Sunday, November 21, 2021 (December’s fullest moon [“Cold Moon”] rises on the 18th.)
Susie and I went chasing November’s fullest moon, “Beaver”, questioning if we’d be able to see anything in the heavily overcast sky. She watched compass bearings showing our best-viewing spot for that rising Moon. Since our usual parking/watching spot offered a poor view, we followed the compass farther east, to an off-road corner. In that remote place we waited to see a first light.
The evening was downright cold. The darkening busy sky had blurring clouds, continually promising poor moon-visibility.
We waited, talking, preparing cameras and watching. Susie is highly alert to happenings in the sky and spotted Moon’s first light.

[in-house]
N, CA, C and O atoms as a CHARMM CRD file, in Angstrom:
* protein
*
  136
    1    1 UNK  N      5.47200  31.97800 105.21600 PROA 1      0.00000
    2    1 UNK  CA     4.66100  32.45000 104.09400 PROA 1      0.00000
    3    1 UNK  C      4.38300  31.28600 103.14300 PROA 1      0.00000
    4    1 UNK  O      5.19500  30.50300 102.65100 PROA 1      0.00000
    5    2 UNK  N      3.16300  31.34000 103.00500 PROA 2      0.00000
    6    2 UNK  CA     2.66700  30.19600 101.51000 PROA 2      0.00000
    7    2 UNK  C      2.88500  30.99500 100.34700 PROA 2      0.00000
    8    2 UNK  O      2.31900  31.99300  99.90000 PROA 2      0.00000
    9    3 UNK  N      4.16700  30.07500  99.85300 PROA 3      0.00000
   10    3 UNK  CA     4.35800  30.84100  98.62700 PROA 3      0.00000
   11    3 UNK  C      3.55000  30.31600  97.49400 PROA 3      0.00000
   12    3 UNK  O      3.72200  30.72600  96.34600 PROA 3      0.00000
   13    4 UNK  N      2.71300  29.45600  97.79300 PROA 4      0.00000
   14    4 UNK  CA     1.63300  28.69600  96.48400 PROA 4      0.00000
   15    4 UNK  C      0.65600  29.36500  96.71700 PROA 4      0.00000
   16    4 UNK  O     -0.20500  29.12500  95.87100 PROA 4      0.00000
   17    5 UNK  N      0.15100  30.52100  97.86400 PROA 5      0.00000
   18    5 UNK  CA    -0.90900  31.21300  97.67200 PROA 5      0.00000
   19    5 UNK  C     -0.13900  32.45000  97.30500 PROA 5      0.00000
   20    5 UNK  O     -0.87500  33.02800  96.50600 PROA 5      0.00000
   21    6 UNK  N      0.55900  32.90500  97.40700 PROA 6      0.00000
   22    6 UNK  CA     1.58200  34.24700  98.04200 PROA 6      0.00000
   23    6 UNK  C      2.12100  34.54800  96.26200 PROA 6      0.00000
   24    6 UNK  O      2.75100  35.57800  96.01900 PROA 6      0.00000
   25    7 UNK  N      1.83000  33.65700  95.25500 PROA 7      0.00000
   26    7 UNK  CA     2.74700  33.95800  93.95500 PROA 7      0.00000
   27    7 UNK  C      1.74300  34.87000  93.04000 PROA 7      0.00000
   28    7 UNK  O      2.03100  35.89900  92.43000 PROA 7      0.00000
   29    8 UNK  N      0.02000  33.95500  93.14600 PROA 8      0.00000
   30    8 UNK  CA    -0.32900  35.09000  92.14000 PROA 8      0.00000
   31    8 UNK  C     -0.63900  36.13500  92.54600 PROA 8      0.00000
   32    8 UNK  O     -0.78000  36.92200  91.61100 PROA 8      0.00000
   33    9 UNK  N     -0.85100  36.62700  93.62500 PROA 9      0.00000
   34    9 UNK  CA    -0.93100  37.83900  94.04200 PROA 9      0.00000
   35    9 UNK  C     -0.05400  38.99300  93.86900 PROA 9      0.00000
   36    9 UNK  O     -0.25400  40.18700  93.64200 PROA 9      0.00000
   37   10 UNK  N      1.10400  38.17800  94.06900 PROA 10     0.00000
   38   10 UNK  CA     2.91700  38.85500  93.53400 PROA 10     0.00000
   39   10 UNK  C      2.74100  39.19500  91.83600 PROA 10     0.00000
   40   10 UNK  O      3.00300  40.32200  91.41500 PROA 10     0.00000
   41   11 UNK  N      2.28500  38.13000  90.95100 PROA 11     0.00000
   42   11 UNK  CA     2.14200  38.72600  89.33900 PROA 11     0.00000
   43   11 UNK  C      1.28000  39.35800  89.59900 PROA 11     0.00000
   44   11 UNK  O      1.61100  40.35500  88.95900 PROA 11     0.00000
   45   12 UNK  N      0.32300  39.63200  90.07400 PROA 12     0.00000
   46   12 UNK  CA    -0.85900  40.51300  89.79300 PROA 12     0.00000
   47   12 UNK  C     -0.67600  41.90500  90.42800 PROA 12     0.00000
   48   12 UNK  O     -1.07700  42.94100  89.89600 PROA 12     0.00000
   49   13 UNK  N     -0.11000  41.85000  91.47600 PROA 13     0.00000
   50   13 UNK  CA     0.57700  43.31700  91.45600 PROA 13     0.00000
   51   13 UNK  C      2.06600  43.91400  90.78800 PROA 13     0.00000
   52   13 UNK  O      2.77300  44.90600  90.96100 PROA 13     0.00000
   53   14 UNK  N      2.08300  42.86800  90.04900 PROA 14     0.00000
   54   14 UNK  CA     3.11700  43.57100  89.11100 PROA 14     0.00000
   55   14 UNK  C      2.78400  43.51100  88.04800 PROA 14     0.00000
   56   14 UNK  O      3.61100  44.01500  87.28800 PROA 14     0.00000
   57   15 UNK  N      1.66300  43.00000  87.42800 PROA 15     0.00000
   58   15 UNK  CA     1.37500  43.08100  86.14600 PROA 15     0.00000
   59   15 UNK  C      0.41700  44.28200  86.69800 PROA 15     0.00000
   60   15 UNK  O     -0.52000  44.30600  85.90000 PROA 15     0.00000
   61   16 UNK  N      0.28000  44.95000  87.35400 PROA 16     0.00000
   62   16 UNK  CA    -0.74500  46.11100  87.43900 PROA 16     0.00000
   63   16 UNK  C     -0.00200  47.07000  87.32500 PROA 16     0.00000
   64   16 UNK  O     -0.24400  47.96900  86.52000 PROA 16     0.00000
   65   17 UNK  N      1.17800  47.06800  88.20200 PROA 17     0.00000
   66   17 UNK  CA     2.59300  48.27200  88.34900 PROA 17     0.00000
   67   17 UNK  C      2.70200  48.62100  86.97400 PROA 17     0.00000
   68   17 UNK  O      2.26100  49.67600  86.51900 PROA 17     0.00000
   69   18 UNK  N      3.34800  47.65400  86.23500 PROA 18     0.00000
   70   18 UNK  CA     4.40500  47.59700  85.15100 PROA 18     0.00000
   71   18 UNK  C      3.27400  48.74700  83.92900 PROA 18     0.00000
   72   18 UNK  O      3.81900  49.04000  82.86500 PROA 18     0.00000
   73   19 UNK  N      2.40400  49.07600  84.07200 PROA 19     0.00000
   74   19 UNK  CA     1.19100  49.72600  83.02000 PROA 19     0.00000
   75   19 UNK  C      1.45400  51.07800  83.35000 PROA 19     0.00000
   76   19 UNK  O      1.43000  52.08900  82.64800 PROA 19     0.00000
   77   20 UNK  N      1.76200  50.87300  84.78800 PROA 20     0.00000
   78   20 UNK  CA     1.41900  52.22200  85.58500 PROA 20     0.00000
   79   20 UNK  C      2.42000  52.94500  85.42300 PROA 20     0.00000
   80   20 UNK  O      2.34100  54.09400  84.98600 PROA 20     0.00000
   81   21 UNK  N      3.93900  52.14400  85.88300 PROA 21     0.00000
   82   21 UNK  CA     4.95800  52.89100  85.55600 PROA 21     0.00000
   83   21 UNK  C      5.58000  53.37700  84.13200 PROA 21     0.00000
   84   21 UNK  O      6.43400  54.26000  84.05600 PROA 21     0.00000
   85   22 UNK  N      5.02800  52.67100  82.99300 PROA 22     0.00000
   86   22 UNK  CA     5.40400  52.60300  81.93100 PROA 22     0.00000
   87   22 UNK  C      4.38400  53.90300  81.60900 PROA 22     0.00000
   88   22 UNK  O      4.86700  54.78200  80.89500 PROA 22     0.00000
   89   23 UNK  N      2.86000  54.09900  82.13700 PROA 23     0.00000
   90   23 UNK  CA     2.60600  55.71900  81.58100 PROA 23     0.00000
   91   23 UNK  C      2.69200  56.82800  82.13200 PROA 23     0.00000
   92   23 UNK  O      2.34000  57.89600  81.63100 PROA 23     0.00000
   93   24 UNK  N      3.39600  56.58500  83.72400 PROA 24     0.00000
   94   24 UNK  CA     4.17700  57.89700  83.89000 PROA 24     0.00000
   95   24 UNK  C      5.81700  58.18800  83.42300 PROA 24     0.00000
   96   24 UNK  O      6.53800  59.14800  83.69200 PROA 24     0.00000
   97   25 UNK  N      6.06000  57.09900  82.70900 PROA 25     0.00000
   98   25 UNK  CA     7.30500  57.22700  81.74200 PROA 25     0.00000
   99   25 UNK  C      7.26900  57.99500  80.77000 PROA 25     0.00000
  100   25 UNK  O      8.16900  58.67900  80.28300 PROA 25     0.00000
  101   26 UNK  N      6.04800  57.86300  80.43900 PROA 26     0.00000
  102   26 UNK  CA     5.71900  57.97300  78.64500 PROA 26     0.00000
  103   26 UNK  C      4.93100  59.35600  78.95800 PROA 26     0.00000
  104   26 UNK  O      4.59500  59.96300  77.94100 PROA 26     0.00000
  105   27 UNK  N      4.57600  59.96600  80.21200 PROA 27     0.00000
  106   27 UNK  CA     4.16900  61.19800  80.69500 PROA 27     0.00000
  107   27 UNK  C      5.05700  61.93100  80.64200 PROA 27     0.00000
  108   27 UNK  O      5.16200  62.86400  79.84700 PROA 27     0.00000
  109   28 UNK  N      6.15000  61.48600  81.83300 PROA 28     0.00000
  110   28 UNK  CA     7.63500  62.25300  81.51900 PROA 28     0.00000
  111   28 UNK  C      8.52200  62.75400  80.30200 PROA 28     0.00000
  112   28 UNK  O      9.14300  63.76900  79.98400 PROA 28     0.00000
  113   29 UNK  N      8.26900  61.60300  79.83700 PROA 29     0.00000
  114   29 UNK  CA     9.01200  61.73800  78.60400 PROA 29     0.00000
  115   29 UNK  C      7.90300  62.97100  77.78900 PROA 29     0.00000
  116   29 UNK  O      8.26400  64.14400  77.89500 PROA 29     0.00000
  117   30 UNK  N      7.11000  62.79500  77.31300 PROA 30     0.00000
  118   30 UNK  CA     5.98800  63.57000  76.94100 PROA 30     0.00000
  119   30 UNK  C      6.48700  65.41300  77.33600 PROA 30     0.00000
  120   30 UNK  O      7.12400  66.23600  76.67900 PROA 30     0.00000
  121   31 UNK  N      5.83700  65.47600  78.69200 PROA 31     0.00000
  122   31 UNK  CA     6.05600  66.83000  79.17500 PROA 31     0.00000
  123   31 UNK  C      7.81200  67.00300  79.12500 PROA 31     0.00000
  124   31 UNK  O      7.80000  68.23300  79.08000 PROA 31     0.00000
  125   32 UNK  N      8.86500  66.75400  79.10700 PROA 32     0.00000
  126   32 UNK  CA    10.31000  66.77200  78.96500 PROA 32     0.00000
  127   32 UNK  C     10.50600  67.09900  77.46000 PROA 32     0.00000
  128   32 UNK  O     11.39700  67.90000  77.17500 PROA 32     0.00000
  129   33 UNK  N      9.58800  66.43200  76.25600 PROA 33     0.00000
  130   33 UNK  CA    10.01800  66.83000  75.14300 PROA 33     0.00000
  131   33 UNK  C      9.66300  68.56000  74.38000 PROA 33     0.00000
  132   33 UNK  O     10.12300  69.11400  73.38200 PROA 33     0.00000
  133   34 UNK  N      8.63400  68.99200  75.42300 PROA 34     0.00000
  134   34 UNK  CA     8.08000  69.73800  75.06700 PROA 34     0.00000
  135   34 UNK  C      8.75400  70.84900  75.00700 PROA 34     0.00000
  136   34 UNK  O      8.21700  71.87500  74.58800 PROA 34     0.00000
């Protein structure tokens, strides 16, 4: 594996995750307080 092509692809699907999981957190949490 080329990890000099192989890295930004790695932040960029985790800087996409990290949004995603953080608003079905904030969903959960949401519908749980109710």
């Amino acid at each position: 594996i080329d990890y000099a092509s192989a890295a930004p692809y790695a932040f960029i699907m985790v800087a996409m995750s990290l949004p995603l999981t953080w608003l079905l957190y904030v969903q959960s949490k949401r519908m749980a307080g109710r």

The dark, cloudy sky gave our cameras trouble. We couldn’t zero in adequately on the Moon before it moved high into the sky. Once it was above the clouds, we could capture its beauty.
We were planning a fairly-short moon-viewing, intending to join Susie’s husband, Dale, in their authentic teepee. There before a roaring fire to counter our chilly adventure, we could enjoy conversation and spirits.
The next morning while early out feeding horses I saw that full moon, now setting and above the South Sister Mountain. My camera has limited capability, finding the moon too high for a really good shot of moon with mountain. This image of that dawning day managed to capture fairly well the trio of moon, mountain, atmosphere.
Dear Friends: Some memorable moments we may create, all these were good. Diana